NARRATOR: At one point the psychiatrist, Dr. John Hopper, had told Hinckley's parents that their son was simply immature, that he needed to grow up, get a job, and live on his own. The last of 15 sessions takes place four and a half weeks before the shooting.

DANIEL SCHORR, CNN COMMENTATOR: The mother of the troubled young man might have kept him home. The brother and the sister would have had him institutionalized, but the family followed the psychiatrist's advice as troubled families will do and to put it mildly, it didn't work out.

COLO: His parents actually gave him an ultimatum. They were supplying the funding for his travels, and they were getting tired of it, and they told him emphatically in these words that, you know, he had to clean up his act and get a job, and they were cutting off his funds at the end of March.

CARPENTER: He was not capable of taking that as a challenge and then straightening his life out. He was more capable of drifting off as a loner into his own fantasy world.

COLO: And so at the end of March he makes the decision that he has to do something.

NARRATOR: Six days before the shooting Hinckley flies to Los Angeles and then boards a bus to Washington, D.C. From there he'll go to New Haven and commit his act of love for Jodie Foster. He even writes her another note telling her to wait for him.

WILBERT: His plan was to shoot Foster, shoot himself, or kill both of them in this orgy of violence. That was his plan.

NARRATOR: On his way to Yale Hinckley stops off in D.C. He checks into the Park Central Hotel, sleeps, gets up, and goes for a fast food breakfast.

COLO: It was just by chance that that morning he got up at 10:00, read the paper, and saw the president was going to the Hilton to talk to the AFL-CIO.

WILBERT: Saw the president's schedule on page A-4 of the "Washington Star" newspaper. Say, now I'm going to see how close I can get to the president with my little gun. He wrote Foster a note. Takes a cab up to the Washington Hilton Hotel, gets there, gets behind the rope line. Sees Reagan approaching. Pulls out his .22 caliber revolver.

BONNIE: He thought something magical was going to happen that didn't have anything to do with Ronald Reagan. You know, it had to do with some union that he was going have with Jodie Foster.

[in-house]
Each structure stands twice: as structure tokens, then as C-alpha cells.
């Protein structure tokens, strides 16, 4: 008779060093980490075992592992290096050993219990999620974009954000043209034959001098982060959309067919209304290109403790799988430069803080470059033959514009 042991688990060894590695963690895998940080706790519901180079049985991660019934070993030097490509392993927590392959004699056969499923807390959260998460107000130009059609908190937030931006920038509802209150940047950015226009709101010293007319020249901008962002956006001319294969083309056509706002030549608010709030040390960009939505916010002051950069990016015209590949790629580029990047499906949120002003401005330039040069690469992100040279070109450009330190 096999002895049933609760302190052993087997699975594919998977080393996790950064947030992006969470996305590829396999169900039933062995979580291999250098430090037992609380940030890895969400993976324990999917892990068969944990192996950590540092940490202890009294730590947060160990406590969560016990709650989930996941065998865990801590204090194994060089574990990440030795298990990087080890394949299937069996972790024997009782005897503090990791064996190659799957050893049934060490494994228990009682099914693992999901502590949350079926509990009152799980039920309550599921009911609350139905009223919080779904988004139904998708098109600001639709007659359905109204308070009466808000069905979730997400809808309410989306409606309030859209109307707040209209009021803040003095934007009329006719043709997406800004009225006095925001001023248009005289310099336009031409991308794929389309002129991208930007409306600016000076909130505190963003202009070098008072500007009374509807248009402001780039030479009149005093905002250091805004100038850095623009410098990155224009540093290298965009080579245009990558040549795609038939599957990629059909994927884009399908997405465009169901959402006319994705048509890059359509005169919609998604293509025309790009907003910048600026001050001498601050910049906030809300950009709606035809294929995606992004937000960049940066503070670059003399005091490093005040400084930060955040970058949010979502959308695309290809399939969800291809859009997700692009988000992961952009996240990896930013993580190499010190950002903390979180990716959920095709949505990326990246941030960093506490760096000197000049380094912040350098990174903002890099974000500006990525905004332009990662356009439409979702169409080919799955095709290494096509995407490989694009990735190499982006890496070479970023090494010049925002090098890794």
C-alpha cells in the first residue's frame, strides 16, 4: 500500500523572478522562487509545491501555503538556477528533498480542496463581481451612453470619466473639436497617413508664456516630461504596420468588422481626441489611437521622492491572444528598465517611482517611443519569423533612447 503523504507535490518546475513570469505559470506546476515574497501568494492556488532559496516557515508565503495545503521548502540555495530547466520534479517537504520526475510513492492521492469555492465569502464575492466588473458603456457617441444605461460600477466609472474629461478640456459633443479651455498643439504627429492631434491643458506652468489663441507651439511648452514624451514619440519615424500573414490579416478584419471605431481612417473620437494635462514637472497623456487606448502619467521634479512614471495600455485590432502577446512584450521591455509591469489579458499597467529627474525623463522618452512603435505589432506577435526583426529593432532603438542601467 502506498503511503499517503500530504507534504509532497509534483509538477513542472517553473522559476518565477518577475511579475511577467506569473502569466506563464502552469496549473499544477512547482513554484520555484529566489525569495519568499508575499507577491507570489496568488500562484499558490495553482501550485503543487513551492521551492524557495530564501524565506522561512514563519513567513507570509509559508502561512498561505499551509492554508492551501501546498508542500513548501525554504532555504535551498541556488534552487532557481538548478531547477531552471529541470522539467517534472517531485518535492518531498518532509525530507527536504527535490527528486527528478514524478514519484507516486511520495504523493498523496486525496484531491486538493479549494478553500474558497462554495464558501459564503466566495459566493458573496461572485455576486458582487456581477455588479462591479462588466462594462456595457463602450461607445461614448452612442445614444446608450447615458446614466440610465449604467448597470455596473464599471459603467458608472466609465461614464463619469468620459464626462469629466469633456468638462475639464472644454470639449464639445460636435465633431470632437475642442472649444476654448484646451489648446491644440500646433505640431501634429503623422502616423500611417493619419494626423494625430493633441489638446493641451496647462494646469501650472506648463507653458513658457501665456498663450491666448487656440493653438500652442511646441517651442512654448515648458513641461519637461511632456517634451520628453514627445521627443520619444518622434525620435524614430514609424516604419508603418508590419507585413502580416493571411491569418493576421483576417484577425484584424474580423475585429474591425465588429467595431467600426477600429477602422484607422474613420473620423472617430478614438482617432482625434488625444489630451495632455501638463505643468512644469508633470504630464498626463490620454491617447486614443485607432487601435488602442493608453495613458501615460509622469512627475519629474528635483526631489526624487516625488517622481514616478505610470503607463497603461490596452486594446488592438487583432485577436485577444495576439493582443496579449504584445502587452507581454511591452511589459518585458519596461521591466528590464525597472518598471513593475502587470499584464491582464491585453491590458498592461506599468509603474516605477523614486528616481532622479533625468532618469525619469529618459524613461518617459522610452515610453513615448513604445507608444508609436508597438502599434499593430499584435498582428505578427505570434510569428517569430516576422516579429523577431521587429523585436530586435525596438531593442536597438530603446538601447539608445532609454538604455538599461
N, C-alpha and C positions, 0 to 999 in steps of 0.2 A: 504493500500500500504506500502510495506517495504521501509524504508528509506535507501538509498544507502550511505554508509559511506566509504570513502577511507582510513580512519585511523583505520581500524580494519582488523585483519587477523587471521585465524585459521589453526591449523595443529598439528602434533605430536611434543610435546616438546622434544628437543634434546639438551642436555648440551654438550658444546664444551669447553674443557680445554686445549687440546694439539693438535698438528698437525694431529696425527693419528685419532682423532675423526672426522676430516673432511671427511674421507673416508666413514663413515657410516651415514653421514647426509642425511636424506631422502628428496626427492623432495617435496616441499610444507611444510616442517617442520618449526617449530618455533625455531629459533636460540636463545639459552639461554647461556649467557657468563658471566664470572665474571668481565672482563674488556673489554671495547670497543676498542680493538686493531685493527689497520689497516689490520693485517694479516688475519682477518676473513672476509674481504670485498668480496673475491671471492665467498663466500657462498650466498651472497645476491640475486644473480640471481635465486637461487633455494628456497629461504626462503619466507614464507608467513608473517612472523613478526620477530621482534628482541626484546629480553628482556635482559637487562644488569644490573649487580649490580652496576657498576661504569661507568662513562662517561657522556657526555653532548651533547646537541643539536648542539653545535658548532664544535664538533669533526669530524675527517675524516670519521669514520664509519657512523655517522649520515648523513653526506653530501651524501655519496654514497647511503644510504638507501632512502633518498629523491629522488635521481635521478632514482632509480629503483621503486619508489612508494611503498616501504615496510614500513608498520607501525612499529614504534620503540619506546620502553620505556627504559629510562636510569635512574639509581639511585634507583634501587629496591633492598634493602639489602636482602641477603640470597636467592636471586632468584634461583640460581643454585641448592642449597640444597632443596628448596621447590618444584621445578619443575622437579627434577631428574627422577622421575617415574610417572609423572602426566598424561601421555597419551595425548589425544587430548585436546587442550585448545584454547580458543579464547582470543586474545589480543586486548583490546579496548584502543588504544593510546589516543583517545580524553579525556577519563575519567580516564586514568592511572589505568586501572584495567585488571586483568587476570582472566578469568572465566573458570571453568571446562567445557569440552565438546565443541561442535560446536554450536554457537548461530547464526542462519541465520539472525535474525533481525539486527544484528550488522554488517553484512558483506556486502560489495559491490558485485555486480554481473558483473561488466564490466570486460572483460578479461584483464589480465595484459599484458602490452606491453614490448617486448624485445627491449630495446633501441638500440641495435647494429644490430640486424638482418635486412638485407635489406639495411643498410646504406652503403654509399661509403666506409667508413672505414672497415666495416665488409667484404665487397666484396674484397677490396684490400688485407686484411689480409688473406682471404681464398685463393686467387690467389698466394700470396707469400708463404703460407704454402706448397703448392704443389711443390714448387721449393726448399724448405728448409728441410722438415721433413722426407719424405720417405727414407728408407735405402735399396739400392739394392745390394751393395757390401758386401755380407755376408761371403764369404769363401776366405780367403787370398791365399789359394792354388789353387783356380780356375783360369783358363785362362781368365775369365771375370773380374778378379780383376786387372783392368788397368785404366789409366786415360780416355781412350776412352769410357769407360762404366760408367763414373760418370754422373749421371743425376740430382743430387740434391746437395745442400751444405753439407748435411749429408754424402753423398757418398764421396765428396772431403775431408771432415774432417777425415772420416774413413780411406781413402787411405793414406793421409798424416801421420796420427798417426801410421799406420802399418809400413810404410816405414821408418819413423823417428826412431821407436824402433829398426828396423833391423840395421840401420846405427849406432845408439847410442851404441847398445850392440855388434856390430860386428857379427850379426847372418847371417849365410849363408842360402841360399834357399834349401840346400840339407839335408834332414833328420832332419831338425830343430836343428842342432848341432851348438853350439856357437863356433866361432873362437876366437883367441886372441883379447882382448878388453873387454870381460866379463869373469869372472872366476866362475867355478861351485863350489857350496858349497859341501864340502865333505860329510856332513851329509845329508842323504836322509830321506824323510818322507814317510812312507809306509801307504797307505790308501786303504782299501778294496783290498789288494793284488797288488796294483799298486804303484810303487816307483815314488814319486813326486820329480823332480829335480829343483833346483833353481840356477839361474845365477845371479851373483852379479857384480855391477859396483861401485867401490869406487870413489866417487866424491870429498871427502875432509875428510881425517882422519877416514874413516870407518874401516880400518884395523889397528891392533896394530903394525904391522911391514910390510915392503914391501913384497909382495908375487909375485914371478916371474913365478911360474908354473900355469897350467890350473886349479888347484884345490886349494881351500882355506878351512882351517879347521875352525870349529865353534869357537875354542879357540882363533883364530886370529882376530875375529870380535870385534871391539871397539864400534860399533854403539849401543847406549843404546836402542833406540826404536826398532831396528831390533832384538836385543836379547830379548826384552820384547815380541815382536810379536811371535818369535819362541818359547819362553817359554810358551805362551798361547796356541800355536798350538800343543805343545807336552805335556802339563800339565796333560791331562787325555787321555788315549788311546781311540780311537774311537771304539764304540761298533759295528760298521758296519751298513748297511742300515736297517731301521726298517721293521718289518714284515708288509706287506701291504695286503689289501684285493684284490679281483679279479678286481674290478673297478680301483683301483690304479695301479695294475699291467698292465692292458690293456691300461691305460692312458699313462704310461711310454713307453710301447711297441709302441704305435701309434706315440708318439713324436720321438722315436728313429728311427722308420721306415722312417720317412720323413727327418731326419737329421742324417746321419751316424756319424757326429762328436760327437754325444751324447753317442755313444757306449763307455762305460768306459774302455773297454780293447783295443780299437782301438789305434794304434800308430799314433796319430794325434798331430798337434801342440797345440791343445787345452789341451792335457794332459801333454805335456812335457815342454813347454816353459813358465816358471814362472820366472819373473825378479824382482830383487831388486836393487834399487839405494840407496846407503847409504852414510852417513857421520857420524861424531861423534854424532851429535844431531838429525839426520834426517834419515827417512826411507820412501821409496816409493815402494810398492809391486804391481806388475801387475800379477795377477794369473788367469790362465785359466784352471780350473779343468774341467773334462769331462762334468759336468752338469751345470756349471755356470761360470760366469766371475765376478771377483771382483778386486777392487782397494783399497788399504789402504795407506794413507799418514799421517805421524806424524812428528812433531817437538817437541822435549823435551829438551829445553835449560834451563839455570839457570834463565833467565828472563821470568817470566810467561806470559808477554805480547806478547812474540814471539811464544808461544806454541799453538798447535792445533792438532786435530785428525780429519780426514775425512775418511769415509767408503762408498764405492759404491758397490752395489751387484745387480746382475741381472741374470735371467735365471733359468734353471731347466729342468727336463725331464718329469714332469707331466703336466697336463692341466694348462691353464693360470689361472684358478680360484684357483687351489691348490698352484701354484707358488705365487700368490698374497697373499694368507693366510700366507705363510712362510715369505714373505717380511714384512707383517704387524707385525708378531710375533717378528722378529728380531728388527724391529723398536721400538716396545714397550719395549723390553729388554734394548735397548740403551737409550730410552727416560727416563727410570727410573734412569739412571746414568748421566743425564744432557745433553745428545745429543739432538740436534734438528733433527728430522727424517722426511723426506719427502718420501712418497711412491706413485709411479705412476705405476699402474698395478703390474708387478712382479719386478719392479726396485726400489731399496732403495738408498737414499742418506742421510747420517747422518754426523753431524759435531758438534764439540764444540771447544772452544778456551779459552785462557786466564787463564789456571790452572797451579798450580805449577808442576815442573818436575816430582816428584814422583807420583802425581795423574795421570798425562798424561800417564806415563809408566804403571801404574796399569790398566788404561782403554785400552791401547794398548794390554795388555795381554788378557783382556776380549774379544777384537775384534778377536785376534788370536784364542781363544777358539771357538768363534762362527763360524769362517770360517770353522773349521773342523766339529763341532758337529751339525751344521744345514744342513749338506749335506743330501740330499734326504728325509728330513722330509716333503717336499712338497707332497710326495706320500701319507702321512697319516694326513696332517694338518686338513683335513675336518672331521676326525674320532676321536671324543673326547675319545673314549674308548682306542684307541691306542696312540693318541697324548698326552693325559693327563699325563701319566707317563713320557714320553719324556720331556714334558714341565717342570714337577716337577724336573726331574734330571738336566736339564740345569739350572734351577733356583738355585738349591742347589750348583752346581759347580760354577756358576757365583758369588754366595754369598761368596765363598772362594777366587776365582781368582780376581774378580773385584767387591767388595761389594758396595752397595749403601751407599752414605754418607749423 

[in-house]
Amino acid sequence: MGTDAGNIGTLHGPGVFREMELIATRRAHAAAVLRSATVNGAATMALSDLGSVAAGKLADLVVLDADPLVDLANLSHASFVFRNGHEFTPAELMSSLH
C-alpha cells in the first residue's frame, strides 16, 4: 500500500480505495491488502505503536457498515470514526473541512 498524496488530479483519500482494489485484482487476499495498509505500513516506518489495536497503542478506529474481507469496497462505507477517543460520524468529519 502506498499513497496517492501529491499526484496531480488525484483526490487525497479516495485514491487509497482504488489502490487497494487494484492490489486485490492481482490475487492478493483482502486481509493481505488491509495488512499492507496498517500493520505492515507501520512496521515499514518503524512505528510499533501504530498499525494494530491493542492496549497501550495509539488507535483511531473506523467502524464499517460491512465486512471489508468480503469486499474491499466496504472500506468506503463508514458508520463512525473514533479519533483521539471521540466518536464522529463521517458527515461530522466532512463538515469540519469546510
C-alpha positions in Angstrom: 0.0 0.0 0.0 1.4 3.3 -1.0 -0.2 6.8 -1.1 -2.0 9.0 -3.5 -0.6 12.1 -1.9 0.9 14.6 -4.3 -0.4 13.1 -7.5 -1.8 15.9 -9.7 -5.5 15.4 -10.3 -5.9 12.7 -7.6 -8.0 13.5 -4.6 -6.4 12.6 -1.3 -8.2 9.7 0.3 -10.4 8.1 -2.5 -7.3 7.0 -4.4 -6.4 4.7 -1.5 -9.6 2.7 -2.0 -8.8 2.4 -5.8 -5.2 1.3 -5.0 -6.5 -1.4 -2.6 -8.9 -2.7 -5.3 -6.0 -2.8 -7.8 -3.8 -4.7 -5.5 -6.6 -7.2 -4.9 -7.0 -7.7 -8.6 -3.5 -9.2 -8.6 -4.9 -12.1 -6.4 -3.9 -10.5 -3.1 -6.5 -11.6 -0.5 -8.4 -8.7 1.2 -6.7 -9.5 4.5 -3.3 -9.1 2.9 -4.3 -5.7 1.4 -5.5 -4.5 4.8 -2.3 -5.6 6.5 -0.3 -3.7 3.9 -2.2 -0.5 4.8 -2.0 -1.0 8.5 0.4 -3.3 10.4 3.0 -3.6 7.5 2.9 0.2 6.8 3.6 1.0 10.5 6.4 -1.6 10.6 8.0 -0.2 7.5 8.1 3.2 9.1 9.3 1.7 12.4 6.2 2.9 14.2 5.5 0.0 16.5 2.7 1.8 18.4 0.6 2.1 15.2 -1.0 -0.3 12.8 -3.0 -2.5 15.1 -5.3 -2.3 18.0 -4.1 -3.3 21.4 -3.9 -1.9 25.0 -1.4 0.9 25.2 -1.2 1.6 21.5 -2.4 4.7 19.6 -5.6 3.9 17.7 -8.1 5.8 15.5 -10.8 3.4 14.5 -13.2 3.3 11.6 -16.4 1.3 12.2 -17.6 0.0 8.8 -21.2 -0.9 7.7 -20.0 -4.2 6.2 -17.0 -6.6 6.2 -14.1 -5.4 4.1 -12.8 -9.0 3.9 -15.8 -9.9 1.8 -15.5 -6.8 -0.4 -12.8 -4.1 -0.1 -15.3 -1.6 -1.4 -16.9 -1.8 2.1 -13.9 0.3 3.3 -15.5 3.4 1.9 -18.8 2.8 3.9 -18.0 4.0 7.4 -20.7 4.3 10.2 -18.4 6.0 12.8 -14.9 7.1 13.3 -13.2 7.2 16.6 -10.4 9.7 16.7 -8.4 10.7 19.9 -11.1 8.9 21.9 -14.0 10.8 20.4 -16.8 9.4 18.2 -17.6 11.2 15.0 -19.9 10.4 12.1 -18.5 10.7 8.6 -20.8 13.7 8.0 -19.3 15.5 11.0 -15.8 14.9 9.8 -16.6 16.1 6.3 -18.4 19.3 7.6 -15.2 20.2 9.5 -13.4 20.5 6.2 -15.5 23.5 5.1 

NARRATOR: By the spring of 1982, a year after the presidential assassination attempt, the four victims are all healing. Jim Brady's recovery is painfully slow, but positive. Though losing most use of the left side of his body, he retains his cognitive thinking and great sense of humor.

Agent Tim McCarthy makes a full recovery and continues his career with the Secret Service. D.C. police officer Tom Delahanty suffered a crippling wound that eventually forced his retirement.

President Reagan surprised his doctors and the nation healing quickly for a man his age.

As for John W. Hinckley, Jr., his life story was a tabloid soap opera played out for a worldwide audience.

UNIDENTIFIED REPORTER: About his alleged assailant, Mr. Reagan said, I hope and pray he can find an answer to his problem, said the president. He seems to be a very disturbed young man.

NARRATOR: Even Jim Brady was compassionate.

BRADY: He said, well, he didn't hold any ill will toward him, but then again, he hoped he wouldn't win the Irish sweepstakes.

NARRATOR: Hinckley's motive seemed simply surreal.

CARPENTER: None of this was political. It was a way to try to force the recognition that should be granted to him.

NARRATOR: In a surprising move, the judge in the case ordered Jodie Foster to give a deposition for the trial. It took place March 30th, 1982. The first anniversary of the shooting. By court order Hinckley was allowed in the room.

When Foster denied a relationship, Hinckley became enraged. He had to be restrained and removed from the room. FOSTER: I received a great deal of unsolicited mail that I seldom read it. I've never met, spoken to or in any way associated with one John W. Hinckley. Last fall I received several pieces of unsolicited correspondence signed John W. Hinckley or JWH, and I threw them all away.


NARRATOR: John Hinckley's trial began on May 4th, 1982. His defense, innocent by reason of insanity.

BONNIE: Under federal law at the time, once the defendant raised the defense of insanity, the prosecution had to disprove the insanity claim beyond a reasonable doubt.

NARRATOR: Professional Richard Bonnie is an expert in law and psychiatry. He wrote what is considered a definitive textbook on the Hinckley trial.